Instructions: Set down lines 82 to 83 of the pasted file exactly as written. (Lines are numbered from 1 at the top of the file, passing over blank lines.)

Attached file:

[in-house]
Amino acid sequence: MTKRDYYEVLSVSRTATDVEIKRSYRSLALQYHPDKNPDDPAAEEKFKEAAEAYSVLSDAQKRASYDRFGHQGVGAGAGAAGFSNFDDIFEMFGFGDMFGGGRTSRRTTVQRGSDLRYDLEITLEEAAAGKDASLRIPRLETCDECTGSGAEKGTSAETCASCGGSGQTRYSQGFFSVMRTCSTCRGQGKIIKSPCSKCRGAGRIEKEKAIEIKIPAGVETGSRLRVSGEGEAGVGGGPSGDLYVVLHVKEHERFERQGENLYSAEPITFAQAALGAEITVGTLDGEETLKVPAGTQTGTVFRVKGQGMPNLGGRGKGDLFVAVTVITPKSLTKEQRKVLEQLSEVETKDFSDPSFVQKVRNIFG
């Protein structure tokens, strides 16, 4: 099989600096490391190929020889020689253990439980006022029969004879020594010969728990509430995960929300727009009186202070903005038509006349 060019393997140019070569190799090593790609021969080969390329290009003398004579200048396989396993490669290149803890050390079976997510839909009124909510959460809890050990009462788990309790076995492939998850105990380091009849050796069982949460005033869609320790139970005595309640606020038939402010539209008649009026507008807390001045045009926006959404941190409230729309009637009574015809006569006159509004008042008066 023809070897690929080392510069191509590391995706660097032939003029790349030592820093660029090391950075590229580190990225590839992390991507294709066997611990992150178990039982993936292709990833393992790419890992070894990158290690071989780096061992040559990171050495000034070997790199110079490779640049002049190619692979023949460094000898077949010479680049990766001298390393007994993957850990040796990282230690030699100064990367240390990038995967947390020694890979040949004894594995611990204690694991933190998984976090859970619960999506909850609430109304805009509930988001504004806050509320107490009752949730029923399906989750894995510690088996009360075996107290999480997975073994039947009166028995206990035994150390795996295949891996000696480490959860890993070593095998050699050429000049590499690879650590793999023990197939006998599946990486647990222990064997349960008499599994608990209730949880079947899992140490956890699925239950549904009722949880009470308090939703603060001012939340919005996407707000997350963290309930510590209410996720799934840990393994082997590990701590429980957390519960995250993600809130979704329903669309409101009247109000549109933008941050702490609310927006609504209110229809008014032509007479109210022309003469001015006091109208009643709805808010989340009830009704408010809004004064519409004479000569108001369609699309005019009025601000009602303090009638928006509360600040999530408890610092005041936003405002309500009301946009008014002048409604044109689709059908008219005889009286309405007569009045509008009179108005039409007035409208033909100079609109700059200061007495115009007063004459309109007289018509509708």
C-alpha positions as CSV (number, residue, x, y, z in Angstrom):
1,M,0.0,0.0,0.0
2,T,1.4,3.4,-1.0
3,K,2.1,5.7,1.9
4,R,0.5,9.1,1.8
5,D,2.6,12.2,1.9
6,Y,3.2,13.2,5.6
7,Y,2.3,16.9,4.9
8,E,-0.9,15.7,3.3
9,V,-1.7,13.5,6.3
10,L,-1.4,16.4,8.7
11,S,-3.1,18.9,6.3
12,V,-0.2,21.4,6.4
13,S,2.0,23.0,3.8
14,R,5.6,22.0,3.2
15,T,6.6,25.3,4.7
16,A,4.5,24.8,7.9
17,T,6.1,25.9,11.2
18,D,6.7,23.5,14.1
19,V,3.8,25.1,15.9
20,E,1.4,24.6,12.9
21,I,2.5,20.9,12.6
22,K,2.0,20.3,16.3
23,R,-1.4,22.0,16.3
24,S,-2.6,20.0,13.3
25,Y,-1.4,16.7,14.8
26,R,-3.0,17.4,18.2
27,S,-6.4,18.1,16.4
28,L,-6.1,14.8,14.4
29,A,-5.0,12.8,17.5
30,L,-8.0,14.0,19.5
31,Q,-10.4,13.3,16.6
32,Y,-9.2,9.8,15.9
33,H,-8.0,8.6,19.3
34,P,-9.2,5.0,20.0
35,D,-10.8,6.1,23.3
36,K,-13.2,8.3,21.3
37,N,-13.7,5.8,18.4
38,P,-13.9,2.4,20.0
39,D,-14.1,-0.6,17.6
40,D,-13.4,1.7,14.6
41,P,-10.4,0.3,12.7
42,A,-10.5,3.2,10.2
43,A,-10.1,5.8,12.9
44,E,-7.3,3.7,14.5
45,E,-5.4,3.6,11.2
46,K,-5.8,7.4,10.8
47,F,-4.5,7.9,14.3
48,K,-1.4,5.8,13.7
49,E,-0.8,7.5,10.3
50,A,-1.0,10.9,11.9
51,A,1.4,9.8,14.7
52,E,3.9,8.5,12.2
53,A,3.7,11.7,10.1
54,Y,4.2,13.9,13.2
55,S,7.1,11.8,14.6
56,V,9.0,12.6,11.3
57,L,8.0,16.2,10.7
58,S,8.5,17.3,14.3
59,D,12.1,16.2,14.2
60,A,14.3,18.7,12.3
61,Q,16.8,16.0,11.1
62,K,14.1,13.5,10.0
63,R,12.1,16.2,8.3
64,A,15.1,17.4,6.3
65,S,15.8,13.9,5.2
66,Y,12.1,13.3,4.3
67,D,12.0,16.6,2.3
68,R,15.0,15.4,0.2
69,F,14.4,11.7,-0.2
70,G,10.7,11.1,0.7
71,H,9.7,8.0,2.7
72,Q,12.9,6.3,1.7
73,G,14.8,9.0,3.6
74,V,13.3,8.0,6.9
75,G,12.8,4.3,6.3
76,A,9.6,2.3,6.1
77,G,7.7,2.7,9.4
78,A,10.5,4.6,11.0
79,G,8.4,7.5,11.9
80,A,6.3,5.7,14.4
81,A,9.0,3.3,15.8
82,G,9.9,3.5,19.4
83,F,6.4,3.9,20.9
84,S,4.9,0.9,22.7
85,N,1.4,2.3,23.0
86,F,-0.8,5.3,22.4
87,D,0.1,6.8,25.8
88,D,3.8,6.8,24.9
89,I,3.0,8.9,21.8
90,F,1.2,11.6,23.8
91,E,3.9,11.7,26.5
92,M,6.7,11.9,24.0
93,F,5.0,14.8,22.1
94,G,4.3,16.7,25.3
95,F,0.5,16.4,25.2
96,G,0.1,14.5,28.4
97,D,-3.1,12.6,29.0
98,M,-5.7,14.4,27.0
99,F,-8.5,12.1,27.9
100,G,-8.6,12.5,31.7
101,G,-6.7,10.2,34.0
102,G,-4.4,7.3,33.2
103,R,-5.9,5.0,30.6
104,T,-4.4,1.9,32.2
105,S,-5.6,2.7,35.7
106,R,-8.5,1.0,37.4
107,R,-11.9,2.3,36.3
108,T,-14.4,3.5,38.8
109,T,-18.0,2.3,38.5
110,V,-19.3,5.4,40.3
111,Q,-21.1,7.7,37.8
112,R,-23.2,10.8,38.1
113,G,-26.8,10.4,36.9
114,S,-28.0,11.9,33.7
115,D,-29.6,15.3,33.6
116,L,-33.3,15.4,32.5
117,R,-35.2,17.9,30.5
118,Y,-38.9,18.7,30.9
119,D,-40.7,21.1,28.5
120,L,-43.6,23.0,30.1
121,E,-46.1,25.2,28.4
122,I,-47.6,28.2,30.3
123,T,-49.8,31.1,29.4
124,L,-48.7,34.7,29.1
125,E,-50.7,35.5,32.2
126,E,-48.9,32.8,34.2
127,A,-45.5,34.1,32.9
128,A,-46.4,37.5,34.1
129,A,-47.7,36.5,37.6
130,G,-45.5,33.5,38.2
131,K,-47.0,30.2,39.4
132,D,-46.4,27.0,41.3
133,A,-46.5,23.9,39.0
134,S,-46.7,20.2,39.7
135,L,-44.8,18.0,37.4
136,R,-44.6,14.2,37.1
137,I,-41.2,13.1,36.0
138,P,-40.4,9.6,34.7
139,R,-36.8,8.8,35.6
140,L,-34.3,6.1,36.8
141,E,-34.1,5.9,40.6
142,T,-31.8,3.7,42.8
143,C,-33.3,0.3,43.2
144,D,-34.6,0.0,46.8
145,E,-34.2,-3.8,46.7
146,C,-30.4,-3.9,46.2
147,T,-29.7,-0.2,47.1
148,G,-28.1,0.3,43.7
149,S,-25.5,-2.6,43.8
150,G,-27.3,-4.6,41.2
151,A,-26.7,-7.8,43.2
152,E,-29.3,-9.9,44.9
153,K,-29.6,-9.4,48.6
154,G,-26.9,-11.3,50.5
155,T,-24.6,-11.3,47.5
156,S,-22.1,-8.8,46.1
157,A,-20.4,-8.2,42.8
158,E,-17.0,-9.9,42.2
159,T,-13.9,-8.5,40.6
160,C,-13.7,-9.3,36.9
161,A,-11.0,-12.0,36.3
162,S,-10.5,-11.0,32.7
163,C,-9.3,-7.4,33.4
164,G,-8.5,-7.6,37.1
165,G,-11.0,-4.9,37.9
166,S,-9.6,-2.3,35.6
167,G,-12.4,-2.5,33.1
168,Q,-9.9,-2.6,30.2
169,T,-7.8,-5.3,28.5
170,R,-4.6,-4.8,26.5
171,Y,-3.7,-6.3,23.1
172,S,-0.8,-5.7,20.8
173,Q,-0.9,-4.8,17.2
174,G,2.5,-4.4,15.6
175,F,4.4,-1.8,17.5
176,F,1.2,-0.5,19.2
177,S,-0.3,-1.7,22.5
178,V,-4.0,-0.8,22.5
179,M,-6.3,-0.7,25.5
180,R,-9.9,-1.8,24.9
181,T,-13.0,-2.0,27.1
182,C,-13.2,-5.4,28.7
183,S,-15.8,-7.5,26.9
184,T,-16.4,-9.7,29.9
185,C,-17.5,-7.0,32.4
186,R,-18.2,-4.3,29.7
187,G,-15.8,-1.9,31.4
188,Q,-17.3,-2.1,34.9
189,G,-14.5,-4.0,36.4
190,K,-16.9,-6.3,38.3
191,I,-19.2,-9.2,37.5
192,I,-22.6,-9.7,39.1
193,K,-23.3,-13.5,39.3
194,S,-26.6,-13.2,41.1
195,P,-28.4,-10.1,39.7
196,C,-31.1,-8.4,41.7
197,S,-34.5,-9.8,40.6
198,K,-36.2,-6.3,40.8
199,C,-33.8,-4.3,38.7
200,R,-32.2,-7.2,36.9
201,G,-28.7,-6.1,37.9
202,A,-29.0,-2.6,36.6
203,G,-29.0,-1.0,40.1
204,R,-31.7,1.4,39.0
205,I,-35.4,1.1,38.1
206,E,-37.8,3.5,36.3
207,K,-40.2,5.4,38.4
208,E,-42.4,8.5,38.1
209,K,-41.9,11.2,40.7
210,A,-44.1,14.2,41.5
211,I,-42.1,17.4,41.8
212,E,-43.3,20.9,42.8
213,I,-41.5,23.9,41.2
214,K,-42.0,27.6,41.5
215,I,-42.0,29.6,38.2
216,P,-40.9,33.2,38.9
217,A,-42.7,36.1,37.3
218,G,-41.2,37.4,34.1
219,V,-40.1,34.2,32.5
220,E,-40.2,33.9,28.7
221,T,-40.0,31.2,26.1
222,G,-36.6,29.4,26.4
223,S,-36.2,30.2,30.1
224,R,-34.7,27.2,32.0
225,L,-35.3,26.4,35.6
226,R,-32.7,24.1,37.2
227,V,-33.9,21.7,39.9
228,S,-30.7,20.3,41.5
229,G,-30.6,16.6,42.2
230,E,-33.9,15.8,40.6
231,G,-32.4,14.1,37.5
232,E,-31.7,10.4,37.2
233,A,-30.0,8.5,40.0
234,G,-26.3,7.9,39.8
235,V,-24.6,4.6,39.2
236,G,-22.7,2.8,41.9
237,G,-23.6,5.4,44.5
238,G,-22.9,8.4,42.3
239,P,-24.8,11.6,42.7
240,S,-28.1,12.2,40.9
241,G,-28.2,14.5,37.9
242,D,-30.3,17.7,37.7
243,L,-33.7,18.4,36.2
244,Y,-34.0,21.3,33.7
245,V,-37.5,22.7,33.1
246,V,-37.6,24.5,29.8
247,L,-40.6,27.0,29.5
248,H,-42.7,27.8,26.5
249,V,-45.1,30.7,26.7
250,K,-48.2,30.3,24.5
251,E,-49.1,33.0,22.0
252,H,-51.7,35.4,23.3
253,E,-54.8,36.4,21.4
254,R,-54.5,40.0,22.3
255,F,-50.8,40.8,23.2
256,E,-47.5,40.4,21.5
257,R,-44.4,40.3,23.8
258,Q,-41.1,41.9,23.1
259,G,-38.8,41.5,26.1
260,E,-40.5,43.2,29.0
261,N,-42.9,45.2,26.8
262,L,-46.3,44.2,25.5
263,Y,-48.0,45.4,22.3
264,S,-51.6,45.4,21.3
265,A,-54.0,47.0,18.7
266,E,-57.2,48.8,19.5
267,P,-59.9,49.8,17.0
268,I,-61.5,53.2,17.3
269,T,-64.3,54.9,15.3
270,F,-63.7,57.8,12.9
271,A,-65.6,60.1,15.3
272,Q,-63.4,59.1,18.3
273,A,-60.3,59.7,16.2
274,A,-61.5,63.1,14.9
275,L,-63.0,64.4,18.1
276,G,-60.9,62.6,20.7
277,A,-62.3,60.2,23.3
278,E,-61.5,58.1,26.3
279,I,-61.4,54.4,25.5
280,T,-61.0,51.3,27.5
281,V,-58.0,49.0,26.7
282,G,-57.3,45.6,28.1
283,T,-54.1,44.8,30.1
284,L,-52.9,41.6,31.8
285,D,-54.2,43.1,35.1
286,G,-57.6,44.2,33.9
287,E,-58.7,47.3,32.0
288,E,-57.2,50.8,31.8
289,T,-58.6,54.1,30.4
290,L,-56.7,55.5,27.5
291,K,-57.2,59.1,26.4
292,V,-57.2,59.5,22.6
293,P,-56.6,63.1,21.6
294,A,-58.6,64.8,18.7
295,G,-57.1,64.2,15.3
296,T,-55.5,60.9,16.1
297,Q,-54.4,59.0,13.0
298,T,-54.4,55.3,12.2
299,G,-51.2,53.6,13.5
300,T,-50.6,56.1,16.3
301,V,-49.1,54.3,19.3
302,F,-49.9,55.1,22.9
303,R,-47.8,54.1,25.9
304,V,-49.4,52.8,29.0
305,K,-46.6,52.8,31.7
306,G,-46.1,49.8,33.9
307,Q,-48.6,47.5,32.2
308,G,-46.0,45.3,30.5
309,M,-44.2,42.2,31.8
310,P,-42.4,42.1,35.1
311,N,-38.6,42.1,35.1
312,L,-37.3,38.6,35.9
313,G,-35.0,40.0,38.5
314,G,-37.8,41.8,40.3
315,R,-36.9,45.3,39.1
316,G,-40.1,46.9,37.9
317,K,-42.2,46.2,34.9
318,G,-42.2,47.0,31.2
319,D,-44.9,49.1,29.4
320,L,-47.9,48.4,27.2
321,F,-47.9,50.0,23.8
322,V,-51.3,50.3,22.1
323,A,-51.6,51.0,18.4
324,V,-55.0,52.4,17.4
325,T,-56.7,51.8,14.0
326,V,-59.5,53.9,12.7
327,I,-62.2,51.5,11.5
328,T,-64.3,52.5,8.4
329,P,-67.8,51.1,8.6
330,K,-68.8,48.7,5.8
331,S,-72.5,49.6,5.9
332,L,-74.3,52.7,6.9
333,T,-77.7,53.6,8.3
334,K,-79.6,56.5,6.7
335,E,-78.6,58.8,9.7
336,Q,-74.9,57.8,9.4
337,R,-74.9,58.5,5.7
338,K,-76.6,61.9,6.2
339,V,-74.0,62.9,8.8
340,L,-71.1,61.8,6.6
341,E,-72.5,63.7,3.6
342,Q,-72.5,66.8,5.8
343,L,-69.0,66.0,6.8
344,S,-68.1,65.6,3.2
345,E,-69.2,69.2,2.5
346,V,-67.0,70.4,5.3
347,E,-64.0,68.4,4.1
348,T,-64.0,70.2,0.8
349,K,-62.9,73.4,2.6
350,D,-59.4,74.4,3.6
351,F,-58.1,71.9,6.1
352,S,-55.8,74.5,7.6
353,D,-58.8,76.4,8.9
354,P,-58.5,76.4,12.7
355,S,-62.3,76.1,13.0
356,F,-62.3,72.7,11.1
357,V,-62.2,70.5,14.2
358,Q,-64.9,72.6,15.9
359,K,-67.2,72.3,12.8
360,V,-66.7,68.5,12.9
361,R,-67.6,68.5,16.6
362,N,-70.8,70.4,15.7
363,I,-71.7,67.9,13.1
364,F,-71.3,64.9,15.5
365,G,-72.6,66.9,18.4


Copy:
78,A,10.5,4.6,11.0
79,G,8.4,7.5,11.9